FN96. The circuits are split as to exactly which intramilitary suits for injunctive relief courts may hear. The Fifth, Seventh, Eighth, Ninth, and D.C. Circuits “allow[ ] equitable challenges to personnel decisions only when they constitute facial challenges to the constitutionality of military regulations, and not in cases of discrete individualized actions.” Dibble v. Fenimore, 339 F.3d 120, 126 (2d Cir.2003). The First, Third, and Tenth Circuits entertain challenges of both types. Id. The Second Circuit took the former approach in at least one recent case because it concluded that resolving the constitutional challenge would require a court to discover and judge the motivations behind a particular military staffing decision. Id. at 128. Even were the intramilitary cases applicable here, Ghailani’s motion would be distinguishable in this respect, since a legal determination as to Ghailani’s rights does not require invasive inquiry into the reasons for the military’s decision.
FN97. See Parker v. Levy, 417 U.S. 733, 751, 94 S.Ct. 2547, 41 L.Ed.2d 439 (1974) (“While members of the military community enjoy many of the same rights … as members of the civilian community, within the military community there is simply not the same autonomy as there is in the larger civilian community.”); Orloff, 345 U.S. at 94 (“The military constitutes a specialized community governed by a separate discipline from that of the civilian.”); Cortright v. Resor, 447 F.2d 245, 254 (2d Cir.1971) (justifying refusal to review transfer order that allegedly violated soldier’s First Amendment rights by stating that “the Army has a large scope in striking a proper balance between servicemen’s assertions of the right of protest and the maintenance of the effectiveness of military units”).
FN99. See Jones v. New York State Div. of Military and Naval Affairs, 166 F.3d 45, 54 (2d Cir.1999) (“Consistent with our view that civilian courts must avoid unnecessary interference with [the military], we hold that [military] members must exhaust administrative remedies before bringing a federal challenge based on the military’s failure to follow its own regulations.”). See also 10 U.S.C. § 938 (establishing recourse for any service member who believes himself to have been wronged by commanding officer); Smith v. Resor, 406 F.2d 141, 145 (2d Cir.1969) (noting that right to review order or decision within military establishment “is essential in any organization which is inevitably hierarchical and hence particularly subject to those prejudices or arbitrary decisions which are part of man’s psychological fabric.”).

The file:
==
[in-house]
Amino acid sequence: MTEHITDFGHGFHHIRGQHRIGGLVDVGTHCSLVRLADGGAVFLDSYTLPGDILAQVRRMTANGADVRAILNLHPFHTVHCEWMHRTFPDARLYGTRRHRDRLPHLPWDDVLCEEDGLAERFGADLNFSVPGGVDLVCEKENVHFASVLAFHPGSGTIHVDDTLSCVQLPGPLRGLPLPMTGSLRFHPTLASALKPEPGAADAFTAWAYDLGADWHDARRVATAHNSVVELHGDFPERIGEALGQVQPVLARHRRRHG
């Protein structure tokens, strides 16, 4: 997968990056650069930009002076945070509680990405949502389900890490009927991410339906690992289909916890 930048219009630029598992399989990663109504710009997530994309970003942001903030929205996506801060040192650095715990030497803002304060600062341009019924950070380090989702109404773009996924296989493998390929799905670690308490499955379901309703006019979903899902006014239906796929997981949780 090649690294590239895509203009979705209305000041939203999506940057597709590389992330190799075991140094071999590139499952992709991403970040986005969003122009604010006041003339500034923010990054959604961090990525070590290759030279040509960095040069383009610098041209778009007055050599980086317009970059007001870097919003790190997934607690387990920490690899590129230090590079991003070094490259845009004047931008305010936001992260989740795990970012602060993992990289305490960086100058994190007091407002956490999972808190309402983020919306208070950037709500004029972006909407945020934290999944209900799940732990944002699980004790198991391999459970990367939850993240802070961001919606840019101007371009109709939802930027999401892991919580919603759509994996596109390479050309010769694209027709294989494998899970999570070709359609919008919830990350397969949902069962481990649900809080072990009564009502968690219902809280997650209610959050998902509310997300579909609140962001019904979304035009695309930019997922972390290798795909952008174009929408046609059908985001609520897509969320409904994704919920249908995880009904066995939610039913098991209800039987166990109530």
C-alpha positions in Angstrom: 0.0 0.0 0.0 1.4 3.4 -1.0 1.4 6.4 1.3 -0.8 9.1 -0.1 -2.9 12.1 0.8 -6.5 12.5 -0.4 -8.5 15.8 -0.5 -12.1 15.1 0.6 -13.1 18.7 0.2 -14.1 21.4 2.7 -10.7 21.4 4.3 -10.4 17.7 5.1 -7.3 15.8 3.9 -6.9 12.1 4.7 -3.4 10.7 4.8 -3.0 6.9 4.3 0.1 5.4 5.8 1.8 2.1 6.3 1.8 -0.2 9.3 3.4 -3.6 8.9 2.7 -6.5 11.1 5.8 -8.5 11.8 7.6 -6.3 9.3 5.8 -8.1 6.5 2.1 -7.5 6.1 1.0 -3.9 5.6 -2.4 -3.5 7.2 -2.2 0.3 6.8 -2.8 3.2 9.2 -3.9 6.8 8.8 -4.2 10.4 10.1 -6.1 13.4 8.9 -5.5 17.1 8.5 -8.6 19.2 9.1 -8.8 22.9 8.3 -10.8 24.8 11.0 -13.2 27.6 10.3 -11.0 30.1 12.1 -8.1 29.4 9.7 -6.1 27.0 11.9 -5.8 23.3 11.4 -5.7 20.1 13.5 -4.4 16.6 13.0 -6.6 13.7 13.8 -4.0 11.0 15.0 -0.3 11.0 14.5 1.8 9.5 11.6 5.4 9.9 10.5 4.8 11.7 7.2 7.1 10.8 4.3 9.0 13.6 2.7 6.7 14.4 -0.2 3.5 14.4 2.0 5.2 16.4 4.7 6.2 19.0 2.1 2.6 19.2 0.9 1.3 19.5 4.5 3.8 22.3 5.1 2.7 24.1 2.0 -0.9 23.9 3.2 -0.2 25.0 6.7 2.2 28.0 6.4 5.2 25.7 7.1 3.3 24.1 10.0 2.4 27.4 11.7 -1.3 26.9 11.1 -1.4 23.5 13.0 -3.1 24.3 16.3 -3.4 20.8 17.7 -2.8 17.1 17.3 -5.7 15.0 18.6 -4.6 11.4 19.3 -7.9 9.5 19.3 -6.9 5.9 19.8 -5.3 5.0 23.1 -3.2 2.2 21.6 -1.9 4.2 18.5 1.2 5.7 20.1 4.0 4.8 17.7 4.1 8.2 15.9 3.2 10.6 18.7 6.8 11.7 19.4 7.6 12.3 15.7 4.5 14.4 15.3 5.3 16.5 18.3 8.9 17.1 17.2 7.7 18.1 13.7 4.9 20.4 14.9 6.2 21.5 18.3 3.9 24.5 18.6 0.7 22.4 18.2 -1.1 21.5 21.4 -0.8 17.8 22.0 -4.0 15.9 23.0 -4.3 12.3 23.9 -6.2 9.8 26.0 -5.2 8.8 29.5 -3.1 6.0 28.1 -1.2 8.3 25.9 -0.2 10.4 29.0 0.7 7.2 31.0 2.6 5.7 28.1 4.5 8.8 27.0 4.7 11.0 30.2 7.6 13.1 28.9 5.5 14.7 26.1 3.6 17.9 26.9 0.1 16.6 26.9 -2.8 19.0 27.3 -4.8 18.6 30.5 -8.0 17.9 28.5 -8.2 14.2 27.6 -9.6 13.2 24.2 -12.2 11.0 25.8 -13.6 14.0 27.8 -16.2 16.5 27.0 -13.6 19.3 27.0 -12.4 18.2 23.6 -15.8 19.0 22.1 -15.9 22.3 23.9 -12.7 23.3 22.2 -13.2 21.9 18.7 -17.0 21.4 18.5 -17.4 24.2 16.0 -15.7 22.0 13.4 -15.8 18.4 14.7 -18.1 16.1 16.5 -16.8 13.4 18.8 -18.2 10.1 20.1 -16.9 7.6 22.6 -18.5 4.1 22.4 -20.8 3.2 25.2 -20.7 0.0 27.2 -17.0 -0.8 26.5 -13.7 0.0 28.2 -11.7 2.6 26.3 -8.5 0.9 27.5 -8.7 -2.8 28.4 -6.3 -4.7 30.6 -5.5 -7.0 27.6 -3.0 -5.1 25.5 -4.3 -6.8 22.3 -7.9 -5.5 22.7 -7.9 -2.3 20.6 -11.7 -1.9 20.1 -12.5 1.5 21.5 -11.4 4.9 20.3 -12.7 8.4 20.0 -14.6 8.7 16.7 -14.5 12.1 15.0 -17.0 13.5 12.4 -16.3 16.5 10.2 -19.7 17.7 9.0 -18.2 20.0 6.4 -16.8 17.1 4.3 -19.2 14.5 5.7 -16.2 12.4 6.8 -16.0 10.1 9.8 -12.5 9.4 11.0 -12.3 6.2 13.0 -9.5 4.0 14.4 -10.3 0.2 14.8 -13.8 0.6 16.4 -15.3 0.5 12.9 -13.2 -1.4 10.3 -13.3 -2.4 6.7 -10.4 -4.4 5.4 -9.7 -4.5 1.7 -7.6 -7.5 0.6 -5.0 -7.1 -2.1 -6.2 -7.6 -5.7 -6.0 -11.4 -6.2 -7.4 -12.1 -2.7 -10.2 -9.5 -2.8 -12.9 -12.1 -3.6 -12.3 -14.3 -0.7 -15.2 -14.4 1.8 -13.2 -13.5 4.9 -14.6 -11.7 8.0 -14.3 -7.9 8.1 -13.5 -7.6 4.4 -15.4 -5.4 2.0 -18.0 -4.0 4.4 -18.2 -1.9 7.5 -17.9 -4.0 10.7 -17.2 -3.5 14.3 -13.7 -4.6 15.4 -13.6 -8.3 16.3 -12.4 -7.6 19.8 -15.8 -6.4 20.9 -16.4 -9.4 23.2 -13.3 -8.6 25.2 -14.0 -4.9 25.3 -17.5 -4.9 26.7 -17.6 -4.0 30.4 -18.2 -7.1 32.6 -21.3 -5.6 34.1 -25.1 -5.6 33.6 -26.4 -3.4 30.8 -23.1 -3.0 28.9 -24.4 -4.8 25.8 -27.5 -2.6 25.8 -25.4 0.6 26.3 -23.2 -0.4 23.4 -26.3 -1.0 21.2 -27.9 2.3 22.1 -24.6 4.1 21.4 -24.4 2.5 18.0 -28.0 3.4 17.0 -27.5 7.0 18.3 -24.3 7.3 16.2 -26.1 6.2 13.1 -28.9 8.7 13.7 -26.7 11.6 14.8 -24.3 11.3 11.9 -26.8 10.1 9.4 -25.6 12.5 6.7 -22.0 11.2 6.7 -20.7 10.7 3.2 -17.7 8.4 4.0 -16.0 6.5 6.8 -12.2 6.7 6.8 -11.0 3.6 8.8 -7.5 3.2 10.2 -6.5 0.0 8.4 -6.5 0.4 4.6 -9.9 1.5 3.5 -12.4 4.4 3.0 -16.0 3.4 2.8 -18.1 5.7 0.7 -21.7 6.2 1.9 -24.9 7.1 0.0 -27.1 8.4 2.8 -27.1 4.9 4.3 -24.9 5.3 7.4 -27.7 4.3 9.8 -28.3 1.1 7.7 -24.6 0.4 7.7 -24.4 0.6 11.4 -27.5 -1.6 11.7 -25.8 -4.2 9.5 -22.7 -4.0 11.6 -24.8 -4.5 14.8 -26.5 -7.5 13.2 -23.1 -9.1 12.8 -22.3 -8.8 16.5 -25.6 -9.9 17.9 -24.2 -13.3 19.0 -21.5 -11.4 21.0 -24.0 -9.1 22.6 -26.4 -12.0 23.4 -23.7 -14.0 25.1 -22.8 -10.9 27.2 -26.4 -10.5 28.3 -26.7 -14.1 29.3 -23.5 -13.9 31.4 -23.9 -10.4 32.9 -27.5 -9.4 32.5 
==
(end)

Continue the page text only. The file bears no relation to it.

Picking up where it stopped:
FN100. Def. Br. 17.
FN101. The defense argues that Ghailani was subject to rigorous interrogation techniques while in CIA custody and severe detention conditions at Guantanamo that frequently lead to post-traumatic stress disorder, paranoia and suspiciousness. See Def. Br. 18-20; Def. Ex. A, Newell Decl. 3-9; Def. Ex. L, Rosenfeld Decl. 2. It has submitted a declaration of a clinical psychologist that opines that the level of trust reposed by Ghailani in Colonel Colwell and Major Reiter is “quite remarkable” in the circumstances and raises the possibility that he would be unable to trust new counsel to a comparable degree. Rosenfeld Decl., passim .